Monks' work

Monks' work

Karin Leeuwenhoek is a theologian, vinologist and communications scholar. She has ninety Italian olive trees, but mostly loves wine - and philosophising about it. See also her wine blog She writes a column in every issue of WINELIFE Magazine. - TEXT KARIN LEEUWENHOEK 

The connection between wine and religion is an inexhaustible source of inspiration for me. Especially in Christianity, wine plays a huge role. And that Christianity in turn draws on Judaism for that, and not in moderation. The fact that the word 'wine' appears more than 200 times in the Old Testament alone says something about the important role wine played in the time and culture in which the Bible, the holy book of Jews and Christians, was written. Jesus Christ knew what to do with it, with the 'grape blood'. He even turned water into wine. And to this day, he is commemorated daily, in churches around the world, with a sip of wine, symbolising his blood.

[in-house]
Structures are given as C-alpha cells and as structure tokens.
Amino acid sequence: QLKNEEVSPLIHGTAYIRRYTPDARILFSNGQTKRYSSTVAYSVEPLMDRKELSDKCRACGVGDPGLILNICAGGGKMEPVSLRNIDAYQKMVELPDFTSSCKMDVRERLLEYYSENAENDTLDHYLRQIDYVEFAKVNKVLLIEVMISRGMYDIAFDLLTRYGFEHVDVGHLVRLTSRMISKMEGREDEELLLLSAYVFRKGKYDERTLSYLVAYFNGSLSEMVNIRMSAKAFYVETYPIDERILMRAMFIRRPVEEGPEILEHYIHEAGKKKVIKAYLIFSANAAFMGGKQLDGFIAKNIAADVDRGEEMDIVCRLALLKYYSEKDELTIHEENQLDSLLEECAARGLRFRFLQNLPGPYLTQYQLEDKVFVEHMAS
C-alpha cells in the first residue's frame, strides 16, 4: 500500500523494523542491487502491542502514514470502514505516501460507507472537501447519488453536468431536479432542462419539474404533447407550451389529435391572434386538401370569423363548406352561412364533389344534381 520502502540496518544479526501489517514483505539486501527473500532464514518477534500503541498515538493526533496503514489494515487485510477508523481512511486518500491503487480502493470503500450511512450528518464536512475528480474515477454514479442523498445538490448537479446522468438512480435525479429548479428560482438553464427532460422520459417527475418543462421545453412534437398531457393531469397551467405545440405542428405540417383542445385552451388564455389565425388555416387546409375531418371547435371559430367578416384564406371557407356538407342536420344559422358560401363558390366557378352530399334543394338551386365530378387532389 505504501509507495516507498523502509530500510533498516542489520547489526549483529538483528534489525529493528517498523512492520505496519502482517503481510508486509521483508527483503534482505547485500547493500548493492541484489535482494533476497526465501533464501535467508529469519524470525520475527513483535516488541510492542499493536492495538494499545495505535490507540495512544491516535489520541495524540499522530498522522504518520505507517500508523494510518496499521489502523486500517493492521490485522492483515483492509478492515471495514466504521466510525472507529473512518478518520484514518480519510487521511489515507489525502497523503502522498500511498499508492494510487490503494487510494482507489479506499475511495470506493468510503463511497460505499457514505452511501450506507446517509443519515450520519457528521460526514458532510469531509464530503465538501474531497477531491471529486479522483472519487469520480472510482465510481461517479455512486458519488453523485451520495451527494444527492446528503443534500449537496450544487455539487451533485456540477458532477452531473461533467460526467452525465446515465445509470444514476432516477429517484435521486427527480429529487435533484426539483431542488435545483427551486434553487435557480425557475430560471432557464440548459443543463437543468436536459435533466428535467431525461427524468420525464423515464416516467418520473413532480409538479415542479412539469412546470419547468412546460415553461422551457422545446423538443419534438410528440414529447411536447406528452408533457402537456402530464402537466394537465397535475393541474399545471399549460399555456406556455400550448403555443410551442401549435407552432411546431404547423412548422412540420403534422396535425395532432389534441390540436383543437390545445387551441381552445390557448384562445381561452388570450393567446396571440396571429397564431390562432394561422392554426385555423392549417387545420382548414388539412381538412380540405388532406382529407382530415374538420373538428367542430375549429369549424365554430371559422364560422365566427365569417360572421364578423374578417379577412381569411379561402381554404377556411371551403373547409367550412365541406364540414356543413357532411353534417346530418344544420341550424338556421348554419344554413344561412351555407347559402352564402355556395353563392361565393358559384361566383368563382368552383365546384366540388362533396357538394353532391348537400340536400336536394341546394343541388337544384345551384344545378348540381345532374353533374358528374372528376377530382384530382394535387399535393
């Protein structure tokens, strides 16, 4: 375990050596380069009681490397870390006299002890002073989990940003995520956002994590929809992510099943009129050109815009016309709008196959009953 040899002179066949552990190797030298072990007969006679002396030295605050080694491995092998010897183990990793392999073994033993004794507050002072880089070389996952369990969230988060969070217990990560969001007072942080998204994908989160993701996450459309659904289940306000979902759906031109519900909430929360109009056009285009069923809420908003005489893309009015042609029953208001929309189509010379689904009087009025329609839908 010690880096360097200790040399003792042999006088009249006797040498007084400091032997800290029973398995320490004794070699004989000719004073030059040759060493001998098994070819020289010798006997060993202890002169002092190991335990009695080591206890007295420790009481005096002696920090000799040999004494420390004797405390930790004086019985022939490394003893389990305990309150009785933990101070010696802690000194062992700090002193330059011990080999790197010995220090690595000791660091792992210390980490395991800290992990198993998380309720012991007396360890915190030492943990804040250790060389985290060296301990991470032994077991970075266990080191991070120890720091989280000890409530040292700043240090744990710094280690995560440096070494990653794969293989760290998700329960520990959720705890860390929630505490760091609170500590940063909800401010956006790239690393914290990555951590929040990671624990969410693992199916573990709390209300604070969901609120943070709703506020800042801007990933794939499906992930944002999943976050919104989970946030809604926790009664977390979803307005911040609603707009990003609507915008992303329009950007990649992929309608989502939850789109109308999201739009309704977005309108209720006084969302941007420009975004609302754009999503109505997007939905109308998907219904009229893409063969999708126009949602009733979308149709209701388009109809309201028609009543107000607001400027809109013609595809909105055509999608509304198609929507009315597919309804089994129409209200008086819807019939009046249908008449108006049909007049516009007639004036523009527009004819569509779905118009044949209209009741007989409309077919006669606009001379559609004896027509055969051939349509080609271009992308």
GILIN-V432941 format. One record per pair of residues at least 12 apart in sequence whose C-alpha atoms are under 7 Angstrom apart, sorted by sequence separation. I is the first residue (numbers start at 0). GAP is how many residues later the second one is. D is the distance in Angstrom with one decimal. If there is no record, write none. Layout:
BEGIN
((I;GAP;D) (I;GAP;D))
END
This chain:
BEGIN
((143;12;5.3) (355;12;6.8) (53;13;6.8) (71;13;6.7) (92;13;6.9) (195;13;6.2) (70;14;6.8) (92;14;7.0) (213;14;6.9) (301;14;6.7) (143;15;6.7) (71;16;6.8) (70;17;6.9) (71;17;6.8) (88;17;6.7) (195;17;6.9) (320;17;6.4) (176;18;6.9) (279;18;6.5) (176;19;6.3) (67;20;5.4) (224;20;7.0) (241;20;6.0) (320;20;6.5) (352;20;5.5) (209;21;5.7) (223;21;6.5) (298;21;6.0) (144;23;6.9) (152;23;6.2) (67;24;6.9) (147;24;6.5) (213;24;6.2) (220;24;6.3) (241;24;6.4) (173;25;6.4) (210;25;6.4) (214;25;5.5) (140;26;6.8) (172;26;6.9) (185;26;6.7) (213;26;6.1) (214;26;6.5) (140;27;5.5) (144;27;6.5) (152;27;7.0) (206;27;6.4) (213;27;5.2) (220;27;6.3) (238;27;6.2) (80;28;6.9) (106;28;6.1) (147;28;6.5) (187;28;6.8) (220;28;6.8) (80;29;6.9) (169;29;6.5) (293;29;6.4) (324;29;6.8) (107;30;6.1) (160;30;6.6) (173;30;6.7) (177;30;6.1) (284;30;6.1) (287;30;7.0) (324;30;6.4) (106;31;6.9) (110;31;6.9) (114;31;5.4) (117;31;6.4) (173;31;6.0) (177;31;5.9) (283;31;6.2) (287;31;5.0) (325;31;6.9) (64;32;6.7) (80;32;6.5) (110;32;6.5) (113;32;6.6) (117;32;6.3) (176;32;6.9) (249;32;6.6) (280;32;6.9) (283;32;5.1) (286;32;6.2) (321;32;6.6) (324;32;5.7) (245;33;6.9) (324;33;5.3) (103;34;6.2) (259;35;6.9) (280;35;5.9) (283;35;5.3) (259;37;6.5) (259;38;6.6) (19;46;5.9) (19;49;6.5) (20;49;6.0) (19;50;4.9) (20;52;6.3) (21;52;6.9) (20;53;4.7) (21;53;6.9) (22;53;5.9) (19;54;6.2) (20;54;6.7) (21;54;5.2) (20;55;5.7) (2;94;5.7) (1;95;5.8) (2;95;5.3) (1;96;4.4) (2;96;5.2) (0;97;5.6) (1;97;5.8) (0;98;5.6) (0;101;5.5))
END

Who better to leave the making of this sacred wine to than precise monks? Viticulture had made its way into southern Europe before the beginning of our era via the Phoenicians, Etruscans, Greeks and Romans. After the Anno Domini - say for the sake of convenience, à la Van Kooten & De Bie, the wine year zero - the Gauls or Celts were of great importance to European viticulture and trade, in addition to the Romans. From the early Middle Ages, Christianity advanced in Europe and in the 6th century Saint Benedict of Nursia wrote his monastic rule for monks. The church structurally needed wine for the increasingly frequent masses. But the sum of all those pious sips did not even amount to much as quantity; it was mainly in the overall consumption of wine. Wine was popular and the wine trade lucrative.

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